Jocelyn Richard Hired to the Medical Discovery Team on Addiction

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Naomi McDonald, Director of Communications
August 21, 2017

MINNEAPOLIS/ST. PAUL (August 21, 2017) – The University of Minnesota Medical School today announced that Jocelyn Richard, Ph.D., has accepted a faculty position in the Department of Neuroscience and as a member of the Medical Discovery Team (MDT) on Addiction.

“We are extremely thrilled to have Dr. Richard join this team,” said Dr. Tim Ebner, Head of the Department of Neuroscience at the University of Minnesota Medical School. “Jocelyn has unique expertise in studying the distinct pathways in the brain that drive an individual’s motivation towards positive outcomes and how these pathways are impacted by addictive drugs and stress. Her research is destined to provide insights into problems related to initial drug abuse to the inability of so many addicts to avoid relapse.”

Dr. Richard is currently a post-doctoral research fellow at Johns Hopkins University. She holds a K99/R00 Pathway to Independence Award given to top young scientists in their field. In addition, she received a highly prestigious NARSAD Young Investigator Grant. Her research has been published in top scientific journals including Neuron, Biological Psychiatry and the Journal of Neuroscience. Dr. Richard received her Ph.D. in biopsychology from the University of Michigan and her B.A. in psychobiology with honors from Occidental College.

When asked about her hiring Dr. Richard stated, “Future advances in the treatment of addiction, which presents increasingly devastating costs to society, will require better understanding of the changes in the brain that lead to drug abuse. The new MDT on Addiction will further this goal by coordinating the efforts of researchers from multiple theoretical perspectives and neuroscientific approaches. The substantial shared resources being devoted to this endeavor, in addition to its collaborate nature, make this an exciting opportunity to make meaningful progress in our understanding and treatment of addiction. I am excited to join this coordinated effort and to be part of the vibrant neuroscience community at the University of Minnesota.”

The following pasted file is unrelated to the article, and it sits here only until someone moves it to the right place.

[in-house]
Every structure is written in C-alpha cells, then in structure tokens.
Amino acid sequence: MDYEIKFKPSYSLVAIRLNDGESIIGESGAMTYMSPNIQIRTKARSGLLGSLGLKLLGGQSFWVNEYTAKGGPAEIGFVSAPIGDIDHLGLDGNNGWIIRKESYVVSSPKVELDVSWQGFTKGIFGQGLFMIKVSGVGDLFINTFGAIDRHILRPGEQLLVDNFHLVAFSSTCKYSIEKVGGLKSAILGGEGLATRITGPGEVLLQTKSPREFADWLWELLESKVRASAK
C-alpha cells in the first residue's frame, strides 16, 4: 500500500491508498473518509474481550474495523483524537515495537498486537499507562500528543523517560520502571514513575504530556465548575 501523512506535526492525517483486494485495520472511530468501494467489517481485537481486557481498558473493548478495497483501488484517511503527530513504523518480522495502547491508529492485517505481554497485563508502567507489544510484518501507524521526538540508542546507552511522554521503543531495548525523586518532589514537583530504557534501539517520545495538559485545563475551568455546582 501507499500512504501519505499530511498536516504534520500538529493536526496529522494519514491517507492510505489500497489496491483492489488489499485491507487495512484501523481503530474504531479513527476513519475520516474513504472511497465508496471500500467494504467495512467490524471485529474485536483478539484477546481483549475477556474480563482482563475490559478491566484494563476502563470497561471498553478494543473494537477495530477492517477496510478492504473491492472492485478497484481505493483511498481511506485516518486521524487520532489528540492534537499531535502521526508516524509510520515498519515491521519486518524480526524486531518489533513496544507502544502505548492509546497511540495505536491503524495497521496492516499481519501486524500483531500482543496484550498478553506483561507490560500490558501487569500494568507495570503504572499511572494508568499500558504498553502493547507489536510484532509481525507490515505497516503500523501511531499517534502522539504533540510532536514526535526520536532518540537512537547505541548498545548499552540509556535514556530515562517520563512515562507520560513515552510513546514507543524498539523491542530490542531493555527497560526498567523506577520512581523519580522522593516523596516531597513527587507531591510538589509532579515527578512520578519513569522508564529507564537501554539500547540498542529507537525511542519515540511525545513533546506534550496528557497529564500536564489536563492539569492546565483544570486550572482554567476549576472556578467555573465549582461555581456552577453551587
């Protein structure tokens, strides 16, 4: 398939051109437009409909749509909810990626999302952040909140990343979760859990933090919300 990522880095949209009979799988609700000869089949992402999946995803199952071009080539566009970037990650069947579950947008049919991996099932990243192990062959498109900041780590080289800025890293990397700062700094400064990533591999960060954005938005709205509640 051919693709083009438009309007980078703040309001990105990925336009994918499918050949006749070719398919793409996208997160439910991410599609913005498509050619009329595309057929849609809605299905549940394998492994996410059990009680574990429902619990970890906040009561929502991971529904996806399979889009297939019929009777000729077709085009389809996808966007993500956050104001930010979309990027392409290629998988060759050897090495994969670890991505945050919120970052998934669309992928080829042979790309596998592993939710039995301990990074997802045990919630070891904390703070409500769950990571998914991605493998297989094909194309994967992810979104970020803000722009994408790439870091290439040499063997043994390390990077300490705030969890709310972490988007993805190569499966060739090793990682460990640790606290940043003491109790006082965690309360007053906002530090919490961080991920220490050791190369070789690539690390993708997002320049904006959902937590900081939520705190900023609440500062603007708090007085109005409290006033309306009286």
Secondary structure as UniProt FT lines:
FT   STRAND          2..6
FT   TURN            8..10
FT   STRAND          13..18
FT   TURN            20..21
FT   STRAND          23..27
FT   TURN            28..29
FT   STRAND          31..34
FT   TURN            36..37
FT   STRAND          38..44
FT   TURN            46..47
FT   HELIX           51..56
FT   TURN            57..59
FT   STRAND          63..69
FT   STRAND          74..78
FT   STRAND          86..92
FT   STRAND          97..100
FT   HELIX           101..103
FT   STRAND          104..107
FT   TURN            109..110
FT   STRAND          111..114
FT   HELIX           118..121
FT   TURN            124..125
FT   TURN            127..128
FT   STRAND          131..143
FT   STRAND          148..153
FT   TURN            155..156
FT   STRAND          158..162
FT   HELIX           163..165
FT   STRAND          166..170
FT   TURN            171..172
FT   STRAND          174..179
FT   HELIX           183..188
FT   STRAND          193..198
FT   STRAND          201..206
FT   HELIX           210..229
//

The overarching vision of the Medical Discovery Team on Addiction is to link basic research to new therapeutic approaches to treating substance abuse. The MDT is a multi-departmental endeavor across the University of Minnesota Medical School to advance research and treatment in the field of drug addiction. As part of this team, Dr. Richard will conduct research to gain a better understanding of how different neural circuits within the brain regulate various motivational behaviors, in order to address mechanisms that can both diminish the addictive properties as drugs, as well as increase the ability to fend off urges to continuously abuse them.

“We are working to solve the mystery of how drugs work and thanks to the support the Governor and state lawmakers, the State of Minnesota has appropriated significant funds over the next ten years for the Medical School to create a world-class, neuroscience-based program for the study and treatment of addiction,” said Brooks Jackson, Dean of the Medical School and Vice President for the Health Sciences. Through her work on the Medical Discovery Team, Dr. Richards will work to develop knowledge to help people recovering from addiction achieve longer periods of abstinence.”

The Medical Discovery Team on Addiction is recruiting up to ten basic scientists and physician-scientists from diverse disciplines, including Neuroscience, Neurology, Pharmacology, Psychiatry, and Radiology. Dr. Richard will join the University of Minnesota in June 2018.

About the University of Minnesota Medical School

The University of Minnesota Medical School is at the forefront of learning and discovery, transforming medical care and educating the next generation of physicians. Our graduates and faculty produce high-impact biomedical research and advance the practice of medicine. Visit med.umn.edu to learn how the University of Minnesota is innovating all aspects of medicine.

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